“This can’t be happening,” I said as CBS cut to commercial break.
The eerie silence of the crowd, the mute announcer’s booth and the quick cut to a commercial break commenced a 34-minute delay due to blackout during the Super Bowl. I knew immediately it was a black out and I was even more certain it was going to trigger and irrational response. Twitter exploded with comments and reactions immediately. It ranged from the obvious and mundane “OH MY GOD”, “No Way”, to golden quips such as “George Bush doesn’t care about black people in the Super Bowl” and “Beyonce turned out the lights” was tweeted by numerous people on my timeline. Between the quirky one-liners and mass hysteria, the conspiracy theorists were already cooking up their half-baked assertions about how and why the blackout occurred.
However, I was horrified. It was perfectly clear what would happen after the blackout ended: the Niners were going to make a comeback. Every one feared that would be the outcome. At that moment I made a 180 and began rooting for the Ravens. Not because I was overly concerned about the storybook ending of Ray Lewis or crowning Joe Flacco, but for the (murky and at times questionable) sanctity of the NFL.
Sports conspiracy theorists don’t need much to run amok and the blackout was just that opportunity to do so.
The Super Bowl game is no stranger to conspiratorial allegations of shady behavior. Leading up to Super Bowl XXX, Neil O’Donnell had an impeccable interception percentage. Only during the game his favorite target happened to be the Cowboys’ Larry Brown. In Super Bowl XL, there were a number of calls so dubious the head official apologized to the entire city of Seattle a few years later. Even the Patriots’ Super Bowl XXXVI upset over the Rams four months after 9/11 had 12-year old me screaming about a fix.
The one thing that tends to ruin sports discussions for me is the suggestion that a league, the mob or players themselves fix games. I’m not going to say that it’s never happened (1919 Black Sox scandal being a prime example), but it doesn’t happen nearly as much as some fans suggest.
Not even close.
These paranoid theories are largely based on the idea that random acts outside of the realm of normal patterns have to be a part of some grand scheme either by the players or a higher power. Other top down conspiracy theories imagines an all-powerful puppeteer manipulating players, coaches and referees.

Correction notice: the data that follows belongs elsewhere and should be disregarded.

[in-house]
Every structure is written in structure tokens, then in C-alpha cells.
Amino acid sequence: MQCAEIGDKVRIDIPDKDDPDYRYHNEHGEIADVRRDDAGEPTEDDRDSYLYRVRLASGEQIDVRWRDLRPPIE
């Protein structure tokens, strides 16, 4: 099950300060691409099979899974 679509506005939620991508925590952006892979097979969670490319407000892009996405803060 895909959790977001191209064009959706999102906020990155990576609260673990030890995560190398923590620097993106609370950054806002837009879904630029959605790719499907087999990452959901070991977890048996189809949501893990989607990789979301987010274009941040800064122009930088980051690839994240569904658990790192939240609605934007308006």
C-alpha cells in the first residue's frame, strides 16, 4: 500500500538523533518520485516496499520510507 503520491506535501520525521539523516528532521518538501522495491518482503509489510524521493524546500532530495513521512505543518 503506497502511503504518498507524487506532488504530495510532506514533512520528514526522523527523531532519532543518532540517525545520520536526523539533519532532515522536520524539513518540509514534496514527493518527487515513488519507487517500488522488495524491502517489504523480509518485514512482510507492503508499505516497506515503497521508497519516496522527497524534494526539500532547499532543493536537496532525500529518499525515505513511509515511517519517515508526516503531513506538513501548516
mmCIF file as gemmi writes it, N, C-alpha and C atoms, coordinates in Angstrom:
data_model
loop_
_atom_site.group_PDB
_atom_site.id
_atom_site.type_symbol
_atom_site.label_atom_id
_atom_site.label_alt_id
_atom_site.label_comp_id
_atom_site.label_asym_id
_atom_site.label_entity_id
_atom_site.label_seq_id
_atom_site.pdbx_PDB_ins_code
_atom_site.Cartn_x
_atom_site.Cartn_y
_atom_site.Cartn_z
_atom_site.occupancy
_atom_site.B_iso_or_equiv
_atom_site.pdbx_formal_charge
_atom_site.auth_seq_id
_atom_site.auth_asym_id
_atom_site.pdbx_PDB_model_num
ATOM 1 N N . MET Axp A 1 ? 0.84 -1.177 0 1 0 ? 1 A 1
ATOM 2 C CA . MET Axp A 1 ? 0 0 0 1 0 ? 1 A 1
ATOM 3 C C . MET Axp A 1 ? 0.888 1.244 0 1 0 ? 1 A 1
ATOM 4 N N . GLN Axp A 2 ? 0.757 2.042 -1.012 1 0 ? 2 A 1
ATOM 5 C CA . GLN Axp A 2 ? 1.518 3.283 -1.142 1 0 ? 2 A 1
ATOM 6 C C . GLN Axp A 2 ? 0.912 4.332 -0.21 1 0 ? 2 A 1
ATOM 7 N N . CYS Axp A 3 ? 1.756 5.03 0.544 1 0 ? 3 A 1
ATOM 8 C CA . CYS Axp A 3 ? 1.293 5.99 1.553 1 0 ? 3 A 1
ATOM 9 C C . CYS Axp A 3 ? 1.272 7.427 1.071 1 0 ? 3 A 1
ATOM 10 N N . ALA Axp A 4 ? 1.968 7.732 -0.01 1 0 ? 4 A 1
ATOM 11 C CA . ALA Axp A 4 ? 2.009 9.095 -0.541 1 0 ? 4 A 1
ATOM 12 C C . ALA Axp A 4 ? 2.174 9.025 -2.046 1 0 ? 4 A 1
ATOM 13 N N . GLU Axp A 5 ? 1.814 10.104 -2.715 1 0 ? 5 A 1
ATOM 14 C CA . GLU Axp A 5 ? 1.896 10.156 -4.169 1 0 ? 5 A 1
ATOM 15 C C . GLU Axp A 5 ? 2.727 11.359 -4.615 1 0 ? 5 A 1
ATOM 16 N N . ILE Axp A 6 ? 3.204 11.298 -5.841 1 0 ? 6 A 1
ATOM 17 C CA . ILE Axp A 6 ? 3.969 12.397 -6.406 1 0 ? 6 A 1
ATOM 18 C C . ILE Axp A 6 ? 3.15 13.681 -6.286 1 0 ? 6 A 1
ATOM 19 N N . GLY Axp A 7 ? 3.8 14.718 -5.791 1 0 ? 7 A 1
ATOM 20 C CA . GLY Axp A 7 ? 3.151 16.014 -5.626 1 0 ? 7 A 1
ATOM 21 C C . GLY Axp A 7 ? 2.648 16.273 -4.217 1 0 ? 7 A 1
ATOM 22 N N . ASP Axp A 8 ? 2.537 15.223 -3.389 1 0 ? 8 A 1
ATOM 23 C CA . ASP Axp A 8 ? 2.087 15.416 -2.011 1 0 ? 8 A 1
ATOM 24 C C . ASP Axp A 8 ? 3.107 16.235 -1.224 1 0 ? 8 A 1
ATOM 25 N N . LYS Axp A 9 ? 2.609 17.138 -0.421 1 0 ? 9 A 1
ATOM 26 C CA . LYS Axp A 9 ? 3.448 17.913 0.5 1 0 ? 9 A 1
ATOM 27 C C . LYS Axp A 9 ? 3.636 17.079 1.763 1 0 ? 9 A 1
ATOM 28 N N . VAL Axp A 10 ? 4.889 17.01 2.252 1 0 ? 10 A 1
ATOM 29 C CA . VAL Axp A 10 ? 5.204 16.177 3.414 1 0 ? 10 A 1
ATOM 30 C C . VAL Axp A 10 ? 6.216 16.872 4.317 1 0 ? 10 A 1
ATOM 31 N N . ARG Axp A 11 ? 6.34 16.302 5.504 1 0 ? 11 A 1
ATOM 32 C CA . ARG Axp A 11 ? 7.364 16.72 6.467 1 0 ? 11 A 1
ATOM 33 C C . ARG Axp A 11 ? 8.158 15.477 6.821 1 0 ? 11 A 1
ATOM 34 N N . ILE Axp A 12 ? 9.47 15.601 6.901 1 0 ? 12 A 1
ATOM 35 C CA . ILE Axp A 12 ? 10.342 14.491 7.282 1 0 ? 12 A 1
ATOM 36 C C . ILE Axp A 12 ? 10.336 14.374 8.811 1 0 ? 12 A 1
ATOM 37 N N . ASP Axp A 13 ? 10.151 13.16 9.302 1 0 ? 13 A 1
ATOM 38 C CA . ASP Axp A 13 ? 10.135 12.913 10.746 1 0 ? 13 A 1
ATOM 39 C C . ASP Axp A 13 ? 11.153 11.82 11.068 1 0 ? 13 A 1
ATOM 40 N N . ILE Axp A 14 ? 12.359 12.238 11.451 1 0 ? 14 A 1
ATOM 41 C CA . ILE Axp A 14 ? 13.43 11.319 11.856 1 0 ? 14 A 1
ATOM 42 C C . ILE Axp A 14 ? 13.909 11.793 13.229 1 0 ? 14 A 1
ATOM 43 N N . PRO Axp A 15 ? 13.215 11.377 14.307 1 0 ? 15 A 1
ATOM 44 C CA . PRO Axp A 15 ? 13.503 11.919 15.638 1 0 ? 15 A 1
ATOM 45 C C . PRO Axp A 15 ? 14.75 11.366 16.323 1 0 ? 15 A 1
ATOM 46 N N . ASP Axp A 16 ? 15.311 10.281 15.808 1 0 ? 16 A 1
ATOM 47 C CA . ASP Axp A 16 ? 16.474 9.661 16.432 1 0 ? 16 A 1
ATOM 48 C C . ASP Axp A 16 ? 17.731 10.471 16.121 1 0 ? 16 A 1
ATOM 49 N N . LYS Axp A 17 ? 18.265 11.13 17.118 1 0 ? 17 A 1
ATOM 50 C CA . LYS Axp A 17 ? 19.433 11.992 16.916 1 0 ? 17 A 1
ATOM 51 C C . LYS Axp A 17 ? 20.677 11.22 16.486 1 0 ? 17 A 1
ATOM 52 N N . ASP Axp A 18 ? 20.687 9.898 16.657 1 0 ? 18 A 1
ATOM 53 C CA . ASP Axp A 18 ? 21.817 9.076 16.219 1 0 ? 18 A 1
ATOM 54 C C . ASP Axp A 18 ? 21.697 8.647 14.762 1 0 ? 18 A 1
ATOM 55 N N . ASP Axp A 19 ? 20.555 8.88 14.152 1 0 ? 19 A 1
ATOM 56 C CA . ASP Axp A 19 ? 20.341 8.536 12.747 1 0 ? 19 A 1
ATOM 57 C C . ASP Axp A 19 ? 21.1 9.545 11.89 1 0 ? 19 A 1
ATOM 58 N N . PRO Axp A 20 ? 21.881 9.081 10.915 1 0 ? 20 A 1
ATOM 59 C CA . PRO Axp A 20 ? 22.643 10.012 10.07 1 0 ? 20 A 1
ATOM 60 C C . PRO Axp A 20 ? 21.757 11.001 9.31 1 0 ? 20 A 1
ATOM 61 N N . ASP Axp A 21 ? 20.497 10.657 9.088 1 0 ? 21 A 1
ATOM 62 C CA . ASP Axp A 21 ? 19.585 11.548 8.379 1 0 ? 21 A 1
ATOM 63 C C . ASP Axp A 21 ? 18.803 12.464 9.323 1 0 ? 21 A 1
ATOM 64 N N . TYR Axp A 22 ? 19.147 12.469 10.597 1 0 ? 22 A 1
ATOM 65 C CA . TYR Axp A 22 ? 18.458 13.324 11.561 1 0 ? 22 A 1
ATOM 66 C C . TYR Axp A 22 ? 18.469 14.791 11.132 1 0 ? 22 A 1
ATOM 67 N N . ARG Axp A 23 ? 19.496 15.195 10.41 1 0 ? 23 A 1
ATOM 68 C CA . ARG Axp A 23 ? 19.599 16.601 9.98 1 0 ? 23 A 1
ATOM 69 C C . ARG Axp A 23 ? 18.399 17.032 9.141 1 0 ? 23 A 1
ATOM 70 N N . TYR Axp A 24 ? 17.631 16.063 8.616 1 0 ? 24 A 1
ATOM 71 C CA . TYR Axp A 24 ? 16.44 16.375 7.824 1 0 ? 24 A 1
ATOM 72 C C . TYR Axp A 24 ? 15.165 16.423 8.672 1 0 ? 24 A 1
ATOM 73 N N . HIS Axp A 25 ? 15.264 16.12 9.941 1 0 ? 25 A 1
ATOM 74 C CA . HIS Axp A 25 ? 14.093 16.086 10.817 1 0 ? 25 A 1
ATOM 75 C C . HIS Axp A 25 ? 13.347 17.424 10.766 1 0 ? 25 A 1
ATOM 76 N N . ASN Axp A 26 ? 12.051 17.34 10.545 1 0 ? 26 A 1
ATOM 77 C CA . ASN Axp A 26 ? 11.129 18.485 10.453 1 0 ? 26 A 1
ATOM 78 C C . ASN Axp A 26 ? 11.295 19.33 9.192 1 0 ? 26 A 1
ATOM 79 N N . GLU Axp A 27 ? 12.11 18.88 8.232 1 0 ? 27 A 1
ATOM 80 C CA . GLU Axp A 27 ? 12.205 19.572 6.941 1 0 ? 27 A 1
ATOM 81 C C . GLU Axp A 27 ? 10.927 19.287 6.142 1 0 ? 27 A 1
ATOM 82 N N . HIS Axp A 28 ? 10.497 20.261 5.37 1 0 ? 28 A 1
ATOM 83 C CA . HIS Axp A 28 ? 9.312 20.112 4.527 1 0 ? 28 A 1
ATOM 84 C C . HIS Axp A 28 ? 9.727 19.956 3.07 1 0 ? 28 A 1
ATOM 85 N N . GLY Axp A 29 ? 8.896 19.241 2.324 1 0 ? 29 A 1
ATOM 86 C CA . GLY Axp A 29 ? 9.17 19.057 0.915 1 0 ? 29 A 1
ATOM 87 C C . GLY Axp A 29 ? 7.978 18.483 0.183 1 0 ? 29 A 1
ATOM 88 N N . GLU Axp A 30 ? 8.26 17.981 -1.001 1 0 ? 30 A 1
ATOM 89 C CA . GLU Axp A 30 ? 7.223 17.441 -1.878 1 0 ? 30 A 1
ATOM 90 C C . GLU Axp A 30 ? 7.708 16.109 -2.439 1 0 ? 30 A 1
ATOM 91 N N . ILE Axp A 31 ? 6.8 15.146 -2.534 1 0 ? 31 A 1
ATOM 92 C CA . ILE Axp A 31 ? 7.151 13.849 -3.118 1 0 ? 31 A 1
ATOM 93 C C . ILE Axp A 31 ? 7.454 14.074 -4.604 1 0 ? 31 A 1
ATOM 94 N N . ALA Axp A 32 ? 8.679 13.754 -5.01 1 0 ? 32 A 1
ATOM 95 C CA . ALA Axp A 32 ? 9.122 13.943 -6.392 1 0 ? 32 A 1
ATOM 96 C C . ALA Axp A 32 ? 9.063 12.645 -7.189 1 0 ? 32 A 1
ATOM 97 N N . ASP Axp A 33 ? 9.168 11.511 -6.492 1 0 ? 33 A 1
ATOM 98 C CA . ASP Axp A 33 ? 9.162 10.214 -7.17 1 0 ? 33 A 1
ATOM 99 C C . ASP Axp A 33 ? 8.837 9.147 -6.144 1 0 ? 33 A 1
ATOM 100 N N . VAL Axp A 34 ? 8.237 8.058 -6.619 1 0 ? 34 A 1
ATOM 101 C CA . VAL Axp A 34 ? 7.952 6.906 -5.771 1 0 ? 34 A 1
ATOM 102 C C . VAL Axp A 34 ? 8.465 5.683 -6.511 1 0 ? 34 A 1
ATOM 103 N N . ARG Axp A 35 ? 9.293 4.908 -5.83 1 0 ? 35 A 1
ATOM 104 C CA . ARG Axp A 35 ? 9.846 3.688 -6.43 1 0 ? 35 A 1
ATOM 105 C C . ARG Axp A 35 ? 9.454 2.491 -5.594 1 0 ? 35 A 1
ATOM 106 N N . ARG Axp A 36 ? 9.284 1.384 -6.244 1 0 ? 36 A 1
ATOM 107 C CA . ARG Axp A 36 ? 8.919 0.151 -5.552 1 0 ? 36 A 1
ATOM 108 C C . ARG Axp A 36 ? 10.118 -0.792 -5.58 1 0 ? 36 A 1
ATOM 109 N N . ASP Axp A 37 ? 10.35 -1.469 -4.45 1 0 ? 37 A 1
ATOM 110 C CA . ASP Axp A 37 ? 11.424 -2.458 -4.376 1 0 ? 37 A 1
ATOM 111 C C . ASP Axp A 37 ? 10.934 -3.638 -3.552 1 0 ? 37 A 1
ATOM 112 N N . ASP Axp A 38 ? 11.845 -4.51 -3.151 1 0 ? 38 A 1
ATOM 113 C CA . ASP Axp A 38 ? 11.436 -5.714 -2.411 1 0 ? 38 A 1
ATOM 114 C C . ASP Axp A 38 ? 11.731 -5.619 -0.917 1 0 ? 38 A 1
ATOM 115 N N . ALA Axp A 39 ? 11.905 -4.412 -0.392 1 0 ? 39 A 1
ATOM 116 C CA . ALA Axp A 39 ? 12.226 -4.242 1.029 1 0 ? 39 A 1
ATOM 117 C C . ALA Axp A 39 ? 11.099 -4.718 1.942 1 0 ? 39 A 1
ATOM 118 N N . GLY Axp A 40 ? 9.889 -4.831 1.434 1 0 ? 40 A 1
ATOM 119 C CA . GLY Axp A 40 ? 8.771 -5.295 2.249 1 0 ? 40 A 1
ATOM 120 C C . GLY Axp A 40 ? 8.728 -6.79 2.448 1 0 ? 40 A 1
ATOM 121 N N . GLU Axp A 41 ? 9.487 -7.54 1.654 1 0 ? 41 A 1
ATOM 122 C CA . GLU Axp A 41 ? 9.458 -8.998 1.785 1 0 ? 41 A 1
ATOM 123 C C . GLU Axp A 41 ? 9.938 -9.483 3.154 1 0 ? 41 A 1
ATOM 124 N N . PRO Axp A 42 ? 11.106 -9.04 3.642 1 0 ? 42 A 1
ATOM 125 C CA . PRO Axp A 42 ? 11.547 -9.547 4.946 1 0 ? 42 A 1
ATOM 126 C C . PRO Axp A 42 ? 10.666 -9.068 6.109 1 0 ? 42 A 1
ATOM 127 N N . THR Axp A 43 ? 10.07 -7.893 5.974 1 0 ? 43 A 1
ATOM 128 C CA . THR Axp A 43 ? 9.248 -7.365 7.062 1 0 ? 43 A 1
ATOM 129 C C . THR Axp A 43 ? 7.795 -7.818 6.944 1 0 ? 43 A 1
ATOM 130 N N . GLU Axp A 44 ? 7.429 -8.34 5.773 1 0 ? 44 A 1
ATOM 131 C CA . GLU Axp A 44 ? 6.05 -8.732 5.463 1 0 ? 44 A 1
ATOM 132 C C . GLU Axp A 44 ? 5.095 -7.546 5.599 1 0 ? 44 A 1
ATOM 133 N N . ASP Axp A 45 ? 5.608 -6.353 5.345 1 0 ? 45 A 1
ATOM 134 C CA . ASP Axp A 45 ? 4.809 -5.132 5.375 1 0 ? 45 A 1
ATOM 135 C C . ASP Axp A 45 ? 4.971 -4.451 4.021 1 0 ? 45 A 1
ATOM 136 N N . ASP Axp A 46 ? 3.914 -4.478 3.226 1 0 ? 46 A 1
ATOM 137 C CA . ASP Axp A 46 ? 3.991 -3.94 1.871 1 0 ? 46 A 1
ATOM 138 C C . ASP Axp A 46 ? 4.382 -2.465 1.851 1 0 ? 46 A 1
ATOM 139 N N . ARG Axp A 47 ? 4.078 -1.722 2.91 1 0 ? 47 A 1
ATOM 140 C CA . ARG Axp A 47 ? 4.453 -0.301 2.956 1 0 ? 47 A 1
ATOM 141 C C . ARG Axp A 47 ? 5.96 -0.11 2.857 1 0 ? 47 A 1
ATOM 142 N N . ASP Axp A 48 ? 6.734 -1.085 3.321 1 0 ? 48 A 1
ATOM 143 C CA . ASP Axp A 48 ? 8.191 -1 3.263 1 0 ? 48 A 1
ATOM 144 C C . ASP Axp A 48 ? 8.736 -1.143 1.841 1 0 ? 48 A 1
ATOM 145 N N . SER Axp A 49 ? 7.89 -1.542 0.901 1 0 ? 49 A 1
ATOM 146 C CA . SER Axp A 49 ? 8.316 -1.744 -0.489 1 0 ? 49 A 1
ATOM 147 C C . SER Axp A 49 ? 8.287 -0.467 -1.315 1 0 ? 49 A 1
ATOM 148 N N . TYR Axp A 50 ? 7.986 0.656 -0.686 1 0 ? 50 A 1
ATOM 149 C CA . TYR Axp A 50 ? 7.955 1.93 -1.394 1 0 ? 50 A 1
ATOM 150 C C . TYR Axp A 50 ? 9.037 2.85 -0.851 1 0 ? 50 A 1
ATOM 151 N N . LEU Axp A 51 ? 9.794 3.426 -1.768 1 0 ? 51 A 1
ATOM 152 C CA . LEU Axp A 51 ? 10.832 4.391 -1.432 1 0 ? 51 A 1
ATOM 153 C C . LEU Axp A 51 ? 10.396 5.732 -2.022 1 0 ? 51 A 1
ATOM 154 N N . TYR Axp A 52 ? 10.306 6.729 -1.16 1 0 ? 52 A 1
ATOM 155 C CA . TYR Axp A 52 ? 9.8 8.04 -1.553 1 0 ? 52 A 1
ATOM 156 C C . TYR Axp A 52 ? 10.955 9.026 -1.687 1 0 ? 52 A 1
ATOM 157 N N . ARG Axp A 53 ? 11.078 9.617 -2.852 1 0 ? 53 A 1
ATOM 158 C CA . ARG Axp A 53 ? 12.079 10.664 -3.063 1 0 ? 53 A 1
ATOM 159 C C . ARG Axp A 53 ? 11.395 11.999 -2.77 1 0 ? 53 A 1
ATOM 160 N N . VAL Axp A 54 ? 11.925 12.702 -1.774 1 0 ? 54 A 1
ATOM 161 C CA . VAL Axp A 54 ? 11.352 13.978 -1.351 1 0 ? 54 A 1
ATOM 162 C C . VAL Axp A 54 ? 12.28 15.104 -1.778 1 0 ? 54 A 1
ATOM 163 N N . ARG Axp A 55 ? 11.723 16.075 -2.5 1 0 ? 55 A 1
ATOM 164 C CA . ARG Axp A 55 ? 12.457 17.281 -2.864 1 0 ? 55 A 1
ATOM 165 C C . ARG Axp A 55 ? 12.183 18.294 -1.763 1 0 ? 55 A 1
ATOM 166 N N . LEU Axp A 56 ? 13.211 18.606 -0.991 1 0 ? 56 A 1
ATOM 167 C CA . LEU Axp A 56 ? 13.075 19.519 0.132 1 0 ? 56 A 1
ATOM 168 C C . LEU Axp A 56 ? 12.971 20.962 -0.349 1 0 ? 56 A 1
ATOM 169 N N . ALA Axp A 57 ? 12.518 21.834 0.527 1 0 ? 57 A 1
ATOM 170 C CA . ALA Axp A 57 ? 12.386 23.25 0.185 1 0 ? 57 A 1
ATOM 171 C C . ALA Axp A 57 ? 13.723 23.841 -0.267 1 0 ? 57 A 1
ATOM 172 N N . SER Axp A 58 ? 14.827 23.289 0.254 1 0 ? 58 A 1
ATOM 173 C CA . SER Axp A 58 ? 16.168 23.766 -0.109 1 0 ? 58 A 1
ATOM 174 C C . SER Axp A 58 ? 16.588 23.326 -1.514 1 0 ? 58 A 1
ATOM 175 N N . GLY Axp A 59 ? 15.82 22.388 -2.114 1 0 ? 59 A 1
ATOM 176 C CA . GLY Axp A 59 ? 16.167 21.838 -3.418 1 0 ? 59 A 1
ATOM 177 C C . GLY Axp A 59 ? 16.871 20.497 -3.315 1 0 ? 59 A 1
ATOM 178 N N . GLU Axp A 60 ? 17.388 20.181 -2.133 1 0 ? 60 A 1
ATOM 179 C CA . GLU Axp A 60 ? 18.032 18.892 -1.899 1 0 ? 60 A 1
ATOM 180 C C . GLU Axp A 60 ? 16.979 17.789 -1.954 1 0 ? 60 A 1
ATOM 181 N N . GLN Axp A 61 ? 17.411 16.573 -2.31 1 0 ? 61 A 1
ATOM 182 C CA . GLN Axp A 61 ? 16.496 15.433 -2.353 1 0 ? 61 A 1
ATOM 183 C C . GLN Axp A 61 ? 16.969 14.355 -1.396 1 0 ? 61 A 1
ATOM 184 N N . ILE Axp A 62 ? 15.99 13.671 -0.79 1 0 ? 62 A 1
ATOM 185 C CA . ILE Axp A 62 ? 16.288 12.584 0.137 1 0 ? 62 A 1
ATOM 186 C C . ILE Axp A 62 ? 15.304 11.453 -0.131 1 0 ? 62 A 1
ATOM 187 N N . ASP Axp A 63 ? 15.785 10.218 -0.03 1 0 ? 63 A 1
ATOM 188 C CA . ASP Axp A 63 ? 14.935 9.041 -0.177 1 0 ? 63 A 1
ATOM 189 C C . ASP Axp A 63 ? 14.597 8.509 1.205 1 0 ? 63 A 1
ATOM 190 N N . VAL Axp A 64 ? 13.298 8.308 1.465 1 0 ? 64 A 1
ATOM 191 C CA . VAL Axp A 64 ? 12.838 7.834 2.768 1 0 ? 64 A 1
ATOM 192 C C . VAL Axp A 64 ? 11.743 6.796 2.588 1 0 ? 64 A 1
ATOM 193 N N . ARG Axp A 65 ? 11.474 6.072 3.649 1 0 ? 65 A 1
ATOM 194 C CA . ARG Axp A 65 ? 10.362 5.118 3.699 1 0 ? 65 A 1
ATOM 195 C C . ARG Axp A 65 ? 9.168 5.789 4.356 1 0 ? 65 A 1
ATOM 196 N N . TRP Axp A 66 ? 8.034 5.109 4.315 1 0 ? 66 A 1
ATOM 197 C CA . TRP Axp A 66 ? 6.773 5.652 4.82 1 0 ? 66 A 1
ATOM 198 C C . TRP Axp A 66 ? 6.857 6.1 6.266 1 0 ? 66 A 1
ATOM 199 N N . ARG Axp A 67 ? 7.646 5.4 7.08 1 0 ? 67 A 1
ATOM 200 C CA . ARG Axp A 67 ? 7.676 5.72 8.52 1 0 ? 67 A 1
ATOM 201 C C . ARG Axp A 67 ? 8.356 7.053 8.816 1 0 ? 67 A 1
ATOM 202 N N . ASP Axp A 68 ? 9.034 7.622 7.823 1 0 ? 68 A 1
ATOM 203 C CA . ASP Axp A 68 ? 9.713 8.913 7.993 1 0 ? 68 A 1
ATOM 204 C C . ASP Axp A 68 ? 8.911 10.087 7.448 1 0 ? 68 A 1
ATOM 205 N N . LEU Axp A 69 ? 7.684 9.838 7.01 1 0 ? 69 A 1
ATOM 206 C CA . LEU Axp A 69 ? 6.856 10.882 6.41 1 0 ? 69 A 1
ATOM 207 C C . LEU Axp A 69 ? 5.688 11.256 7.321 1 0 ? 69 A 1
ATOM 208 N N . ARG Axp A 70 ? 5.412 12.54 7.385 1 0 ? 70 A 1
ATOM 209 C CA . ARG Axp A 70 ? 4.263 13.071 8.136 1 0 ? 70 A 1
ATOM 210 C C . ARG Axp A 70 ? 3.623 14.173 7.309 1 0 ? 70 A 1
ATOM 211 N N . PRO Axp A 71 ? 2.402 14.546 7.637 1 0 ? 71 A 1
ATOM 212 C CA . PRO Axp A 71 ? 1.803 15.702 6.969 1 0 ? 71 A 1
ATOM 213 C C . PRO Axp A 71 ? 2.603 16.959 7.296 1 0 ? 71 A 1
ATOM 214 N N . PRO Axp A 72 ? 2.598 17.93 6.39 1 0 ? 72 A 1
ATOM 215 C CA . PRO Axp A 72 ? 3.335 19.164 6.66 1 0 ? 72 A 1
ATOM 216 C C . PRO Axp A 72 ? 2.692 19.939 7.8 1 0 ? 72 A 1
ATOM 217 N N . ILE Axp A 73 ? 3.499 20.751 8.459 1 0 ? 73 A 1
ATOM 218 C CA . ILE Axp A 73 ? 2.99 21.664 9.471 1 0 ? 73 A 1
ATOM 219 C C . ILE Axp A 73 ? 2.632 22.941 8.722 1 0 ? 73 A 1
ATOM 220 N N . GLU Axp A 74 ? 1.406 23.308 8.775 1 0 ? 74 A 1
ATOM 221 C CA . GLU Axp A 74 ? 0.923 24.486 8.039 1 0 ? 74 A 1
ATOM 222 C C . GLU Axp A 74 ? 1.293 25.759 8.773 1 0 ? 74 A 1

The really nutty aspect about the sports conspiracy theorists is that they watch even suspecting that it’s “all rigged”. To these people professional sports has the same appeal to them as Vince Mcmahon’s WWE. Given the comparisons people make to Roger Goddell and David Stern to the fictional “Mr. Mcmahon” one would think some actually believe that sports is being managed by megalomaniac commissioners who control the outcome of sporting events. I would venture to guess that’s not why most of us watch sports.
We watch because we know although these athletes are professionals, that sports are prone to human error on levels from the owner’s box to the 53rd man on the bench. We enjoy it when they show that sort of vulnerability, that imperfection that reminds us of ourselves.
When the blackout occurred and Kaepernick led the Niners down the field for back-to-back touchdowns, I feared Super Bowl XLVII was only going to be remembered for the controversy surrounding the blackout. I was afraid the dramatics, the ebb and flows of the football game and the power of momentum would be lost in the narrative after the game. Luckily, Baltimore and Joe Flacco righted the ship to a narrow 34-31 victory over San Francisco. Crisis averted.
No irrational talk about the Goddell ordering the blackout to save the 49ers chances of winning nor any speculation of Goddell sabotaging the Ravens chances of winning over some bias against the city. The blackout was just another bizarre accident and an odd footnote in Super Bowl history.
Then I received a text from a 49er fan “Did you see that?!? It was clearly holding on Crabtree! Goddell and the NFL screwed the 49ers just so Ray Lewis could have his stupid Last Ride. It’s all rigged!”
I guess it could have be worse.